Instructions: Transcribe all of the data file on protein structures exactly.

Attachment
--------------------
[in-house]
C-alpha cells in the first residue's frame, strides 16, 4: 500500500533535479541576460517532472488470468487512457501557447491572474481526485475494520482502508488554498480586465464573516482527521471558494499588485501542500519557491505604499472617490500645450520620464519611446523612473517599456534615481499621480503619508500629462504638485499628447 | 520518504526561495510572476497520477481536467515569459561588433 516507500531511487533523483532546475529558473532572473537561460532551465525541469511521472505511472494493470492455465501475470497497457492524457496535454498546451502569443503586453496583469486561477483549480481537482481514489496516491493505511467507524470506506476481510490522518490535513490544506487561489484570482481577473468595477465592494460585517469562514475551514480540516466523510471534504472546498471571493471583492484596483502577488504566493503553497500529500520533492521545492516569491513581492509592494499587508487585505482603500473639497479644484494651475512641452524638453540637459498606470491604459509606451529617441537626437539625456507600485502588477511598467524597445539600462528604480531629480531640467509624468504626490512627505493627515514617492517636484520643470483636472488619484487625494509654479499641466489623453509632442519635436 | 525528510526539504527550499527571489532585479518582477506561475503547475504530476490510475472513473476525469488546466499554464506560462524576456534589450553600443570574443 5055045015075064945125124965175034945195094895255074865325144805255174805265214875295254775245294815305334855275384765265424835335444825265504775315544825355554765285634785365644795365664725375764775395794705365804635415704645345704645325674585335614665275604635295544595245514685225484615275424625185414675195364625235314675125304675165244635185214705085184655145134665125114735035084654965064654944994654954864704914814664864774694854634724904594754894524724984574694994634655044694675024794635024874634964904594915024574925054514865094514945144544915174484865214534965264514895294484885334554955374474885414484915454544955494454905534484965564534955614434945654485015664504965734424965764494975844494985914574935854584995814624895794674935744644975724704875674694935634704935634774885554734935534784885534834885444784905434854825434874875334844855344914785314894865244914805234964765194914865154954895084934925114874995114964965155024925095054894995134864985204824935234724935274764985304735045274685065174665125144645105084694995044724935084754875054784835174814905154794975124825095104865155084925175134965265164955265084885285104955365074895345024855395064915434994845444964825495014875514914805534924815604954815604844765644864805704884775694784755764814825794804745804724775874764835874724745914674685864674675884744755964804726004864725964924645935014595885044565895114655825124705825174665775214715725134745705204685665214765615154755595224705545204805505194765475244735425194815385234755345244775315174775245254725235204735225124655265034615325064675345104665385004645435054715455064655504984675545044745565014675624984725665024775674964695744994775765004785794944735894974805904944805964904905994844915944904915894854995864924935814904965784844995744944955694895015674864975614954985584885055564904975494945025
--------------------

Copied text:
[in-house]
C-alpha cells in the first residue's frame, strides 16, 4: 500500500533535479541576460517532472488470468487512457501557447491572474481526485475494520482502508488554498480586465464573516482527521471558494499588485501542500519557491505604499472617490500645450520620464519611446523612473517599456534615481499621480503619508500629462504638485499628447 | 520518504526561495510572476497520477481536467515569459561588433 516507500531511487533523483532546475529558473532572473537561460532551465525541469511521472505511472494493470492455465501475470497497457492524457496535454498546451502569443503586453496583469486561477483549480481537482481514489496516491493505511467507524470506506476481510490522518490535513490544506487561489484570482481577473468595477465592494460585517469562514475551514480540516466523510471534504472546498471571493471583492484596483502577488504566493503553497500529500520533492521545492516569491513581492509592494499587508487585505482603500473639497479644484494651475512641452524638453540637459498606470491604459509606451529617441537626437539625456507600485502588477511598467524597445539600462528604480531629480531640467509624468504626490512627505493627515514617492517636484520643470483636472488619484487625494509654479499641466489623453509632442519635436 | 525528510526539504527550499527571489532585479518582477506561475503547475504530476490510475472513473476525469488546466499554464506560462524576456534589450553600443570574443 5055045015075064945125124965175034945195094895255074865325144805255174805265214875295254775245294815305334855275384765265424835335444825265504775315544825355554765285634785365644795365664725375764775395794705365804635415704645345704645325674585335614665275604635295544595245514685225484615275424625185414675195364625235314675125304675165244635185214705085184655145134665125114735035084654965064654944994654954864704914814664864774694854634724904594754894524724984574694994634655044694675024794635024874634964904594915024574925054514865094514945144544915174484865214534965264514895294484885334554955374474885414484915454544955494454905534484965564534955614434945654485015664504965734424965764494975844494985914574935854584995814624895794674935744644975724704875674694935634704935634774885554734935534784885534834885444784905434854825434874875334844855344914785314894865244914805234964765194914865154954895084934925114874995114964965155024925095054894995134864985204824935234724935274764985304735045274685065174665125144645105084694995044724935084754875054784835174814905154794975124825095104865155084925175134965265164955265084885285104955365074895345024855395064915434994845444964825495014875514914805534924815604954815604844765644864805704884775694784755764814825794804745804724775874764835874724745914674685864674675884744755964804726004864725964924645935014595885044565895114655825124705825174665775214715725134745705204685665214765615154755595224705545204805505194765475244735425194815385234755345244775315174775245254725235204735225124655265034615325064675345104665385004645435054715455064655504984675545044745565014675624984725665024775674964695744994775765004785794944735894974805904944805964904905994844915944904915894854995864924935814904965784844995744944955694895015674864975614954985584885055564904975494945025